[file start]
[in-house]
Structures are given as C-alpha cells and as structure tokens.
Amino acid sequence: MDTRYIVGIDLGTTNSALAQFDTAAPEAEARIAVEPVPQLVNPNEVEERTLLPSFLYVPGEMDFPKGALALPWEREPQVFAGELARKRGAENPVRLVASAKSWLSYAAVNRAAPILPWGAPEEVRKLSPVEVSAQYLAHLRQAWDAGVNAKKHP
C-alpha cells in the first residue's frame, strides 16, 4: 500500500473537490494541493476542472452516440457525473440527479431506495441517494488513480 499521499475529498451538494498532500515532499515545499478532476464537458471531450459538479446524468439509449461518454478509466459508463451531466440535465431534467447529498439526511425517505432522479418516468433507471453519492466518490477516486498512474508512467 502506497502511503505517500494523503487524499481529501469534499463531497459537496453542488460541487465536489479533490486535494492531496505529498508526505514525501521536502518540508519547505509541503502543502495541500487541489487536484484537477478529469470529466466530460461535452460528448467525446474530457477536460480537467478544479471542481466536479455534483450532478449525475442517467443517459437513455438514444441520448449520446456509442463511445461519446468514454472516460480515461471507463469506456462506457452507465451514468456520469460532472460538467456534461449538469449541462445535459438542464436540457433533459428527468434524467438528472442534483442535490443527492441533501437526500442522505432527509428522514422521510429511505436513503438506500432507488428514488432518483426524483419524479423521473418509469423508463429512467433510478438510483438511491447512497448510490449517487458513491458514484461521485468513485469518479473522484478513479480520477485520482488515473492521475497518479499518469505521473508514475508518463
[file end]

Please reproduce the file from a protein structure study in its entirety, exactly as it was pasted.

[in-house]
Structures are given as C-alpha cells and as structure tokens.
Amino acid sequence: MDTRYIVGIDLGTTNSALAQFDTAAPEAEARIAVEPVPQLVNPNEVEERTLLPSFLYVPGEMDFPKGALALPWEREPQVFAGELARKRGAENPVRLVASAKSWLSYAAVNRAAPILPWGAPEEVRKLSPVEVSAQYLAHLRQAWDAGVNAKKHP
C-alpha cells in the first residue's frame, strides 16, 4: 500500500473537490494541493476542472452516440457525473440527479431506495441517494488513480 499521499475529498451538494498532500515532499515545499478532476464537458471531450459538479446524468439509449461518454478509466459508463451531466440535465431534467447529498439526511425517505432522479418516468433507471453519492466518490477516486498512474508512467 502506497502511503505517500494523503487524499481529501469534499463531497459537496453542488460541487465536489479533490486535494492531496505529498508526505514525501521536502518540508519547505509541503502543502495541500487541489487536484484537477478529469470529466466530460461535452460528448467525446474530457477536460480537467478544479471542481466536479455534483450532478449525475442517467443517459437513455438514444441520448449520446456509442463511445461519446468514454472516460480515461471507463469506456462506457452507465451514468456520469460532472460538467456534461449538469449541462445535459438542464436540457433533459428527468434524467438528472442534483442535490443527492441533501437526500442522505432527509428522514422521510429511505436513503438506500432507488428514488432518483426524483419524479423521473418509469423508463429512467433510478438510483438511491447512497448510490449517487458513491458514484461521485468513485469518479473522484478513479480520477485520482488515473492521475497518479499518469505521473508514475508518463